Unfortunately, many patients with liver cancer are suffering from cirrhosis and they are not candidates for liver resection. In a small proportion of patients, liver transplantation is the only option for treatment, but worldwide liver resources for transplantation are very limited.
The most active systemic chemotherapeutic agents are doxorubicin and 5-fluorouracil (5 FU).
There are two problems with the implementation of this treatment: it is toxic and not very successful. New agents such as cisplatin, gemcitabine, or oxaliplatin are moderately active and are effective to some extent in some patients. Octreotide has shown in one study to slow the progression of liver cancer, but no other studies have confirmed these results.
One of the most important advances in the battle against liver cancer has been the understanding of its genetic profile. Angiogenesis is a very important part of the tumor growth. Targeting this process facilitates the ability to destroy the tumor cells, and to depress the tumor proliferation.
The new agent sorafenib blocks several parts of the angiogenesis pathway. Initial studies have shown that when the drug is given for advanced liver cancer, it offers a significant life advantage in comparison to those taking placebo. Although the difference was not very long (only three months), this is the first study that shows a therapeutic improvement. Sorafenib is approved by the U.S. FDA to treat liver cancer.
Chemoembolization (sometimes referred to as Transcatheter Arterial Chemoembolization or TACE) is a technique that delivers chemotherapy locally to the tumor and has the advantage to stop the tumor blood perfusion from the branches of hepatic artery. This procedure is similar to intra-arterial infusion of chemotherapy and is accomplished by blocking the small blood vessels with a gel foam. Thus, this technique deprives the tumor of the necessary blood supply, exposing the tumor cells to high concentration of chemotherapeutic drugs which can result in the damage of the tumor cells.
Radionuclides treatment is the administration of conjugated radioactive isotopes to tiny beads directly into the blood vessels of the tumor. These radioactive particles are effective in killing tumor cells in their vicinity. They have fewer complications than chemoembolization, while their effectiveness is comparable to it.
Radiofrequency ablation (RFA) is the treatment of choice for tumor destruction. The procedure can be performed laparoscopically or using ultrasound or CT guidance. In this procedure, heat is generated by sending radio waves to metal electrodes introduced to liver tumors. The heat destroys the tissue by coagulative necrosis, and the duration of the procedure is 10-15 minutes. The appropriate size of the tumor for RFA is between 2-5 cm. Larger tumors may require more than one introduction, nevertheless the response is not satisfactory as in the case of small tumors (around 2 cm).
Cryoablation is similar to RFA procedure but instead of using heat, cryoablation uses liquid nitrogen to freeze the tumor and thus to kill the cancer cells. It has the advantage that it can be used in some areas where heat is dangerous to damage adjacent organs but it is similarly effective as radiofrequency ablation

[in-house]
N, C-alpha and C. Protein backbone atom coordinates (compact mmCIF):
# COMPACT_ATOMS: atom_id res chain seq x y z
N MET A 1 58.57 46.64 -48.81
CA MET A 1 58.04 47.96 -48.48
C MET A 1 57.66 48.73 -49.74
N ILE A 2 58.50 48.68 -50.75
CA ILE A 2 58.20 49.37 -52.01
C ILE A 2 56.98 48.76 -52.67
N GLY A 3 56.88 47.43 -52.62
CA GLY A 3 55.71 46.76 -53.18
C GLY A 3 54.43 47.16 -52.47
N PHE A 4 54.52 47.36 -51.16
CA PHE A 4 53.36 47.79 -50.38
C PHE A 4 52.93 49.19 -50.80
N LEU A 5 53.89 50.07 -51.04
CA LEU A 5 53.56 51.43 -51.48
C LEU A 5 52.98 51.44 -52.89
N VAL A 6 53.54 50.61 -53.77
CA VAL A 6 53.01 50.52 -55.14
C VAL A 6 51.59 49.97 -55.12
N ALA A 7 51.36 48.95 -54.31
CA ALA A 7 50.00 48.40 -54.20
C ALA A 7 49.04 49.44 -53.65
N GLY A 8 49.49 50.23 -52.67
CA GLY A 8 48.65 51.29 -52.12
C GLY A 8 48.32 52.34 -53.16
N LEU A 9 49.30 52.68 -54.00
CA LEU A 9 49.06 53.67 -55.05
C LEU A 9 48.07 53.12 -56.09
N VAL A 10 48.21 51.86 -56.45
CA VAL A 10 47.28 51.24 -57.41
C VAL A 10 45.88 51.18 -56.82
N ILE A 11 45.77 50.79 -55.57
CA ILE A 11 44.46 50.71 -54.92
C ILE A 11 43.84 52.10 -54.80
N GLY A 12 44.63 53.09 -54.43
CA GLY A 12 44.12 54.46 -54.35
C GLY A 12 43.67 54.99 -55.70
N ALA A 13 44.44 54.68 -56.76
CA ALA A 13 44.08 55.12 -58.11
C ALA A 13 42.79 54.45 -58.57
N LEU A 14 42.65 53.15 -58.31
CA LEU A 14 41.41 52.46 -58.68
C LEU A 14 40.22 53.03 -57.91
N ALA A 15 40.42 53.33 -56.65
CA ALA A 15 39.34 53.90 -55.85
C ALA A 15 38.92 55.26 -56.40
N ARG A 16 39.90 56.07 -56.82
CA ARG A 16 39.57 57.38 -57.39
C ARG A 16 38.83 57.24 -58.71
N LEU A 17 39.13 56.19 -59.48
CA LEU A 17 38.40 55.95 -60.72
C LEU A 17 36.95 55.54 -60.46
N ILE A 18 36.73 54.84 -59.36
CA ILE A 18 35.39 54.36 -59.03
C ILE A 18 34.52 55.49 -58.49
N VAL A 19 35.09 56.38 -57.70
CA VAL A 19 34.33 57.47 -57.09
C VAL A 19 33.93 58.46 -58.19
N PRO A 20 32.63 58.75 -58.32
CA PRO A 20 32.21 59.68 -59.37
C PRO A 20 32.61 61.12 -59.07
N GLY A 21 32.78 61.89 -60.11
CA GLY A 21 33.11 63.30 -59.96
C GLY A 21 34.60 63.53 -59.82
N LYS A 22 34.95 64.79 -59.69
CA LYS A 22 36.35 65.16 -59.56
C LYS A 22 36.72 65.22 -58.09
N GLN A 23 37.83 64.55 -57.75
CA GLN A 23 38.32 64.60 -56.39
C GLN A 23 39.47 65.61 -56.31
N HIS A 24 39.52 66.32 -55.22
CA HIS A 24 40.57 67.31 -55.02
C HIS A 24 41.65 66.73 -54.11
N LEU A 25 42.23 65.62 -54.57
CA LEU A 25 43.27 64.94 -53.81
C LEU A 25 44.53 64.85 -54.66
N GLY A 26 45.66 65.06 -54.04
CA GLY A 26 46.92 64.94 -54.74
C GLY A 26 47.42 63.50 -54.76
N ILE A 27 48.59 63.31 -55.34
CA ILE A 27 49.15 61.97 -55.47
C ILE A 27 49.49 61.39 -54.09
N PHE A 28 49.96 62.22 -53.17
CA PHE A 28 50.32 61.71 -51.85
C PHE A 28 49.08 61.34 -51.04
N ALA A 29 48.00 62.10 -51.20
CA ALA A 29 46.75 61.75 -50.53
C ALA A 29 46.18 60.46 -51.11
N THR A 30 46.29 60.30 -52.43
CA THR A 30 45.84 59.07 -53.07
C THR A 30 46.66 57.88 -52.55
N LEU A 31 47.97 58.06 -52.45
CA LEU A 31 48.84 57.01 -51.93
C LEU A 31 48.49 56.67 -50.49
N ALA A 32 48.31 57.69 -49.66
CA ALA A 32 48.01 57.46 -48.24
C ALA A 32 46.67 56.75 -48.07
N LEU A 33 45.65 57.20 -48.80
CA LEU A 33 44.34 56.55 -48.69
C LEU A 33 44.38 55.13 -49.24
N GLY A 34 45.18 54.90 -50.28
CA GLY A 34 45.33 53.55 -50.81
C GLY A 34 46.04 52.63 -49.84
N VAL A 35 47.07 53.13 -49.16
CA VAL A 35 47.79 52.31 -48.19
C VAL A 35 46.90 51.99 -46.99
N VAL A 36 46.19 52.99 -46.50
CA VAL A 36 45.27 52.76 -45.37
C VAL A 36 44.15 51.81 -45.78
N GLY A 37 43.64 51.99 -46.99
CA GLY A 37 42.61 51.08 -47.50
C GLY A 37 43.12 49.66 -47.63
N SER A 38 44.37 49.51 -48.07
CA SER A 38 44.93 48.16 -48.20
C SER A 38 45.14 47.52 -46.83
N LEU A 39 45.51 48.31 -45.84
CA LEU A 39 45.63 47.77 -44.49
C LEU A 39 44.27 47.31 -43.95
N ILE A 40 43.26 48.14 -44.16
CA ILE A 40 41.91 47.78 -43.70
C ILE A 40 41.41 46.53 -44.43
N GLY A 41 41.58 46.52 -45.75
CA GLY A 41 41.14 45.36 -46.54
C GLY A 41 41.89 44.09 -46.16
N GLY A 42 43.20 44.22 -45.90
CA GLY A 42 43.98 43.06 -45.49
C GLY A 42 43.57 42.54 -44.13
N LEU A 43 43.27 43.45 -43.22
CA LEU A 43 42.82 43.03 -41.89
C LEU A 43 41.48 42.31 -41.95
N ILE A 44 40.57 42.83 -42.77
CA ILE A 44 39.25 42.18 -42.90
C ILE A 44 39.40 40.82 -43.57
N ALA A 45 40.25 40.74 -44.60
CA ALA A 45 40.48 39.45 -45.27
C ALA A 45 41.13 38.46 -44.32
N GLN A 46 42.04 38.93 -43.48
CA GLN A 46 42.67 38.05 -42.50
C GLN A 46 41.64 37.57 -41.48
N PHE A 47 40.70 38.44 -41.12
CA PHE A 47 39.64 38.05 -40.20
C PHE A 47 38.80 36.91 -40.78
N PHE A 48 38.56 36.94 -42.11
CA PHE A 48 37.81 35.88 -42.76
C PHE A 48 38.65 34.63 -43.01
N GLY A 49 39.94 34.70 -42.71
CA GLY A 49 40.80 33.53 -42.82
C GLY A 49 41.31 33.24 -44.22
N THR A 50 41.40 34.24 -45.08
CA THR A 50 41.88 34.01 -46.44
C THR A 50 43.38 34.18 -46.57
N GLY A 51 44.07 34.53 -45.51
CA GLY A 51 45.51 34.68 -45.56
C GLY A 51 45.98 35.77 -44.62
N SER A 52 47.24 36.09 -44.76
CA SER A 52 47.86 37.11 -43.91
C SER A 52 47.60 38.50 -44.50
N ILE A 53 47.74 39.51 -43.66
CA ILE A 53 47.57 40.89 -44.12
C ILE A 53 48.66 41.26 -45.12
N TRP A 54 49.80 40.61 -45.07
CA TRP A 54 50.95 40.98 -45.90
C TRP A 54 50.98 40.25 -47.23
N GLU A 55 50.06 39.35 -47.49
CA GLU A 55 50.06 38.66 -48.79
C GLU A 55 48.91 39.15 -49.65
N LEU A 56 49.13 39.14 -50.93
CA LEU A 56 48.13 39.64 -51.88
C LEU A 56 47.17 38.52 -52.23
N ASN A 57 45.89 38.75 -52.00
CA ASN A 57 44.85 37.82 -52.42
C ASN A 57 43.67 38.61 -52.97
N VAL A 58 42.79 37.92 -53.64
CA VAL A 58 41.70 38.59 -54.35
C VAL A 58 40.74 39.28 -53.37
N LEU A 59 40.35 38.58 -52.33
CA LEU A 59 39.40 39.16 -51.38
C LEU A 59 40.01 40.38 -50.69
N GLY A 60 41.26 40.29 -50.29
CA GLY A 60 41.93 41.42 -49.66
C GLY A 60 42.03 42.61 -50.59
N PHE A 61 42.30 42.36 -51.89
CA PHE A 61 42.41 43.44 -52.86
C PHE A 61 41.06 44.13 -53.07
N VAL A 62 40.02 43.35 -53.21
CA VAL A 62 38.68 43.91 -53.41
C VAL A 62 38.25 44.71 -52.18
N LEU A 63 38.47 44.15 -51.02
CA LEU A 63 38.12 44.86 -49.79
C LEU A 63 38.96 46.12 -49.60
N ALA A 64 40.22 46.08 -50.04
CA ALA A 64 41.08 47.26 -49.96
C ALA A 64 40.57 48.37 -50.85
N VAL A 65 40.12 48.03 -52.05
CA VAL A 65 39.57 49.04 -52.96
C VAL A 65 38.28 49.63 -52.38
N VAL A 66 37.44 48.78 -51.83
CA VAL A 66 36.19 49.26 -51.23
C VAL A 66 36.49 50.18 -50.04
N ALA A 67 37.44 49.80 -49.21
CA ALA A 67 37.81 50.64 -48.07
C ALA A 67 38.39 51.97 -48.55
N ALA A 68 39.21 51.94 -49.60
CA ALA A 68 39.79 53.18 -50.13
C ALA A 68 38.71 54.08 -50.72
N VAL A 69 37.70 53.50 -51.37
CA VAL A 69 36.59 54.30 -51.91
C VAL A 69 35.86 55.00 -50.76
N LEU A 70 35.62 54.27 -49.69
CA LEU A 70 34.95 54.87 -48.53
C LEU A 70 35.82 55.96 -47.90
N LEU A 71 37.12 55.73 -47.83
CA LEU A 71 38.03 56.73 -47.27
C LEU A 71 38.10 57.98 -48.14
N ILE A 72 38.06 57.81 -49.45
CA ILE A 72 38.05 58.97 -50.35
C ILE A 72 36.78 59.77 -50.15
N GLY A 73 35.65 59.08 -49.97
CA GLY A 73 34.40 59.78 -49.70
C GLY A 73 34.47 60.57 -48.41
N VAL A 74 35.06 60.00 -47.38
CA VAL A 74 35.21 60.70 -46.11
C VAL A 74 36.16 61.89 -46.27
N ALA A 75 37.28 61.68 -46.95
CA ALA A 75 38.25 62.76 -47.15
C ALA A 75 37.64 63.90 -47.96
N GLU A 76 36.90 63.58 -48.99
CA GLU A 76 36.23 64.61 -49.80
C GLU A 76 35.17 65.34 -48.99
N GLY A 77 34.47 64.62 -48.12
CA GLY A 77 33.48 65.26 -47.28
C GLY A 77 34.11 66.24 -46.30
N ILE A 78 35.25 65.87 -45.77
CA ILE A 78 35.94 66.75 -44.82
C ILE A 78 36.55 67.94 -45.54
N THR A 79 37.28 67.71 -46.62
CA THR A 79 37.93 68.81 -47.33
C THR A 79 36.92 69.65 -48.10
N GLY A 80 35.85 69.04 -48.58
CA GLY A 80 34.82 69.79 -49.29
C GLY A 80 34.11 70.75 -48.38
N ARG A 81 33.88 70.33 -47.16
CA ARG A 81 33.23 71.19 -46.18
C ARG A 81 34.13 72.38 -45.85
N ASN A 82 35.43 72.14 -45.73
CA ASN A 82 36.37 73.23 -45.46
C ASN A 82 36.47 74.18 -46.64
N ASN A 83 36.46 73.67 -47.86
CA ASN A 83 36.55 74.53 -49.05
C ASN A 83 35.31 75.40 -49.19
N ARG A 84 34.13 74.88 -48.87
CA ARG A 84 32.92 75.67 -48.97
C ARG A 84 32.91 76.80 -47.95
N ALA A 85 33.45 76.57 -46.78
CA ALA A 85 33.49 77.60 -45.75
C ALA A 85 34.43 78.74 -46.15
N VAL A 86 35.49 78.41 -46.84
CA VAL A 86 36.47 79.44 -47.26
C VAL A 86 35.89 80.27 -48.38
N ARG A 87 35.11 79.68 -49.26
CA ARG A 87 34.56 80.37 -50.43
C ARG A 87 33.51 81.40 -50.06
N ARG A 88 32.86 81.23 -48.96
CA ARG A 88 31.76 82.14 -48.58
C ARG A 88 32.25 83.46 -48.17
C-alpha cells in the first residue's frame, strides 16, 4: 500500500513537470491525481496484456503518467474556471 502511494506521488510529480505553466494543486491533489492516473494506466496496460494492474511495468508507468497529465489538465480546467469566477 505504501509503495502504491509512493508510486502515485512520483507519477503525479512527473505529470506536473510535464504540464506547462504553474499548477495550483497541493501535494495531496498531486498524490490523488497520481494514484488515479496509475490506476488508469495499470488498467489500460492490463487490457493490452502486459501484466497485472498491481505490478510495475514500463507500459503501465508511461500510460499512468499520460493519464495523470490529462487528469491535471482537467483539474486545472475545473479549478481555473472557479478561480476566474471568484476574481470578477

Stereotactic radiosurgery is a relatively new technique where radiation is administered with extreme accuracy directly to the tumor. The method uses computer planning and CT scans to construct the treatment plan and then directs the radiation beam precisely on the tumor, thus sparing the normal liver from cumulative high doses that the normal liver cannot afford. X-knife is very effective against solitary tumors.
Surgical options are limited to individuals whose tumors are less than 5 cm and confined to the liver, with no invasion of the blood vessels. For patients whose tumors are fully removed, the five-year survival rate is up to 60%. Unfortunately many of these patients will experience a recurrence of liver cancer elsewhere in the liver.
People with a first-degree family history of liver cancer were approximately four times more likely to develop liver cancer than patients without family history. This increased risk was observed in the group of people not affected by viral hepatitis.
Hemochromatosis is a disease in which the body stores excessive amounts of iron. The majority of this iron is placed in the liver. Hereditary hemochromatosis, occurs when the patient inherits a specific genetic mutation from his parents. People with hereditary hemochromatosis have an increased risk of developing hepatocellular carcinoma.
The progress in liver cancer screening has been conjugated with earlier detection and probably higher cure rates. However, there are no conclusive data that screening reduces the risk of death from liver cancer. It is sensible for individuals at high risk for liver cancer to undergo regular screening (every 6-12 months) with ultrasound of the liver and serum alpha-fetoprotein measurement.
Alpha-fetoprotein is associated with elevated serum levels in liver cancer. Thus the measurement of this protein may be used as a screening method for liver cancer.
There is no cost-effective way of screening for liver cancer. Alpha-fetoprotein is not sensitive enough for the small tumors, and also it is not very specific. Furthermore, ultrasound is cheap but not very objective.
Patients with cirrhosis, caused by hepatitis B or C, hemochromatosis, and alcohol, should be screened every 6-12 months with alpha-fetoprotein and ultrasound or MRI.
Content on this site is not a substitute for professional medical advice. You should always consult your doctor.